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Why to Cut Sugar Intake and How to Do It Successfully

8 minute read

If you are like most other Americans, then you are likely eating more sugar than is good for you. We all have a sweet tooth, but the important factor to remember is moderation.

Too much sugar can cause serious health problems, like diabetes and obesity, which will contribute to heart problems. Thankfully, there are ways to cut back your sugar intake without sacrificing the pleasures of eating the good stuff.

Hidden Sugar

The reason you eat more sugar than is good for you is because most of what you consume is hidden. Added sugars are hidden everywhere in the modern diet.

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You can find sugar in:

♦ Bread

♦ Chicken stock

♦ Pickles

♦ Salad dressings

♦ Yogurt

♦ Crackers

♦ Low-fat foods

♦ Processed foods

♦ Frozen foods

These foods may sometimes be marketed as healthy, but make no mistake, they contain added sugar.

Different types of sugar in wooden spoons

Apart from hiding in plain sight, added sugars have one other trick up their sleeve: they actually make you overeat. They are very tasty and high in calories, but they never make you feel full.

Rather they trick you into wanting more. You crave that delicious taste and since you’re not full, you might as well grab another mouthful.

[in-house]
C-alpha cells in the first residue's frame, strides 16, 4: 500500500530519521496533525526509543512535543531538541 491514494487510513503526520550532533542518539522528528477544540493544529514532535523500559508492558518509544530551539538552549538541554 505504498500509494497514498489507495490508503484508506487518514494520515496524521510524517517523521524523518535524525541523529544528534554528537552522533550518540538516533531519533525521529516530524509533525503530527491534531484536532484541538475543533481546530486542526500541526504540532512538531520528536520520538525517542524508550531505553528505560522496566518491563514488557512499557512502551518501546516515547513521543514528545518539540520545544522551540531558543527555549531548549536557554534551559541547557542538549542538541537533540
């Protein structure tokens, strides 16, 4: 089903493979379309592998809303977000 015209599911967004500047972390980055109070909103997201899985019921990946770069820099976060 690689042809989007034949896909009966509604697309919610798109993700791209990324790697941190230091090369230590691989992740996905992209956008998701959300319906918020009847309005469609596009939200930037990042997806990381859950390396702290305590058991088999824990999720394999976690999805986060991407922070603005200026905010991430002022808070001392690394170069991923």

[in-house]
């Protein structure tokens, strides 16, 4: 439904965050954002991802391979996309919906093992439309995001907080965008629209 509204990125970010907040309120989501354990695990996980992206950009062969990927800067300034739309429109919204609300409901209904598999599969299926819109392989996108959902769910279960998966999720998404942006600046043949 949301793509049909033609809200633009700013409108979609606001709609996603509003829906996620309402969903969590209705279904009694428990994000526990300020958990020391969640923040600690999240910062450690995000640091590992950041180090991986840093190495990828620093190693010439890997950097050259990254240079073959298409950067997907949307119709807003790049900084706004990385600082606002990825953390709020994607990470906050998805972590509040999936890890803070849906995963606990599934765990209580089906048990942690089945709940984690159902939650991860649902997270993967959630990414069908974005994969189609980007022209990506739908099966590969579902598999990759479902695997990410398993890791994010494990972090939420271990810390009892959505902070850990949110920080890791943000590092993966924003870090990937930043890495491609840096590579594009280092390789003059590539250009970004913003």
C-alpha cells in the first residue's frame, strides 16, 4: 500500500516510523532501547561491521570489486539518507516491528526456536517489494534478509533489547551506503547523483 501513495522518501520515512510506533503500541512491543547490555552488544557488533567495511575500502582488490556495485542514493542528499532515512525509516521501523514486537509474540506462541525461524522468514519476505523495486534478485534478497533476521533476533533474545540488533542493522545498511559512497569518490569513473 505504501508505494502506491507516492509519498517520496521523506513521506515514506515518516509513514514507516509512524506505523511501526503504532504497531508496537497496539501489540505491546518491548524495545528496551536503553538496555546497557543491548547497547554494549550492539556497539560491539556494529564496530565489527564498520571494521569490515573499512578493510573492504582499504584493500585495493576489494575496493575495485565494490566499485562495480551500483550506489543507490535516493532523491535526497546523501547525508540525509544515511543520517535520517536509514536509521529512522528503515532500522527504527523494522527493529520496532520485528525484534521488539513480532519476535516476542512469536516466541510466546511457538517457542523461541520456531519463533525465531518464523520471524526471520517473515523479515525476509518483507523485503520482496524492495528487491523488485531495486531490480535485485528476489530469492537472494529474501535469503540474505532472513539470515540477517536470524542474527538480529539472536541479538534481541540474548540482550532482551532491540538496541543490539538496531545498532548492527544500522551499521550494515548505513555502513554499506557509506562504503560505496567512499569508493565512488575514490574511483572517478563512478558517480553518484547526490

Because these hidden sweeteners are everywhere, you end up eating more than you want until you make the conscious effort to avoid them.

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This situation did not happen by accident. The sugar companies were counting on this so they can be profitable.

In addition to promoting sugars, they also have placed blame on fats for the obesity epidemic plaguing our country. We tend to accept this explanation because it makes sense that fat would cause fat to build in your body.

What is then overlooked is the fact that excess sugar causes excess fat and obesity as well as dangerous health problems like diabetes.

What and Where to Cut

Your main focus needs to be on added sugars, and these are often well hidden if you don’t know what to look for on the labels.


♦ High fructose syrup

♦ Honey (contains fructose)

♦ Maple syrup

♦ Granulated sugar

The sugars that are naturally found in fruits and vegetables are not a threat because these are not often overeaten. The fibers in these foods tend to fill you up, so there is no chance of going overboard on the sugar they contain.

To make dietary changes takes thought and commitment. There are simple daily changes you can make gradually each day and with each meal until you get used to life without all that sugar.

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It is always best to make the changes slowly, to allow your body to get used to a new diet plan and avoid relapsing. The tips below will help you make the necessary adjustments to cut out sugars and improve your overall health.

Sugary cereals in wooden container

Breakfast Is a Danger Zone

Many breakfast foods are full of sugar including many yogurts and cereals. You need to remember that your breakfast should not taste like dessert.